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GPs help to cut prostate cancer deaths, taxing sugary drinks has ‘modest’ effect and how snoring mothers-to-be have smaller babies



Prostate cancer deaths have fallen by a fifth in 20 years, claim experts from charity Cancer Research UK.

They say there are now an estimated 24 deaths per 100,000 people every year, compared with around 30 per 100,000 two decades ago, according to a Sky News report.

The charity says this is thanks to earlier diagnosis through blood tests in GP surgeries and better treatment approaches, such as more widespread use of hormone therapy, surgery and radiotherapy.

But Professor Malcolm Mason, the charity’s prostate cancer expert, said more work needed to be done, in particular to help distinguish those men with more aggressive disease from less harmful cases.

The BBC says experts believe taxing sugary drinks would have a ‘modest’ effect on the nation’s health. Their estimates, reported in the BMJ, suggest a 20% tax would cut the number of obese adults in the UK by 180,000 (1.3%) and the number of people who are overweight by 285,000 (0.9%).

The tax would add about 12p to the costs of a can of pop, or about 40p to the price of two-litre bottles of the fizzy stuff.

Lead author Dr Adam Briggs said: ‘Such a tax is not going to solve obesity by itself, but we have shown it could be an effective public health measure and should be considered alongside other measures to tackle obesity in the UK.’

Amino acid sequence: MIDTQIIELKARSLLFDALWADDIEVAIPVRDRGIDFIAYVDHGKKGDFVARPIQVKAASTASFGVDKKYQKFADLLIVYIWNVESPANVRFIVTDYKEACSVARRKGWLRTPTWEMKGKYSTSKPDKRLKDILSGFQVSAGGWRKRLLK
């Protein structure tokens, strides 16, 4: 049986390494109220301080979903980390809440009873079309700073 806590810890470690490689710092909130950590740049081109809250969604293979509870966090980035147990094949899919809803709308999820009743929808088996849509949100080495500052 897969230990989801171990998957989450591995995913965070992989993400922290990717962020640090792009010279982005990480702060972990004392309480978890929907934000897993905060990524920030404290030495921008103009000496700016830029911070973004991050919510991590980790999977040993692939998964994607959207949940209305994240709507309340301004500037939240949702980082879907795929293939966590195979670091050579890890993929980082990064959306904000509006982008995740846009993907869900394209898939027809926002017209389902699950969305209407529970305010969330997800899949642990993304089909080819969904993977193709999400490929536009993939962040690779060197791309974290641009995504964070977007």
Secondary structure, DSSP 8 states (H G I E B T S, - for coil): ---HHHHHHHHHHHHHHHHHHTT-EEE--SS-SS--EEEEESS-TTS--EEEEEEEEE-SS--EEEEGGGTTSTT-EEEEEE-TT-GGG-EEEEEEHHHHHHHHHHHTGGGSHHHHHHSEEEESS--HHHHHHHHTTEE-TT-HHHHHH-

Finally, The Independent reports on research showing mothers-to-be who snored three or more nights a week had an increased risk of poor delivery outcomes, including smaller babies and Caesarean births.

Chronic snorers, who snored both before and during pregnancy, were two-thirds more likely to have a baby weighing somewhere in the bottom 10% of birthweights. The authors say snoring could be a sign of breathing problems that could deprive the unborn baby of oxygen.

Dr Louise O’Brien, from the University of Michigan’s Sleep Disorders Centre, said: ‘We have a window of opportunity to screen pregnant women for breathing problems during sleep that may put them at risk of poor delivery outcomes.’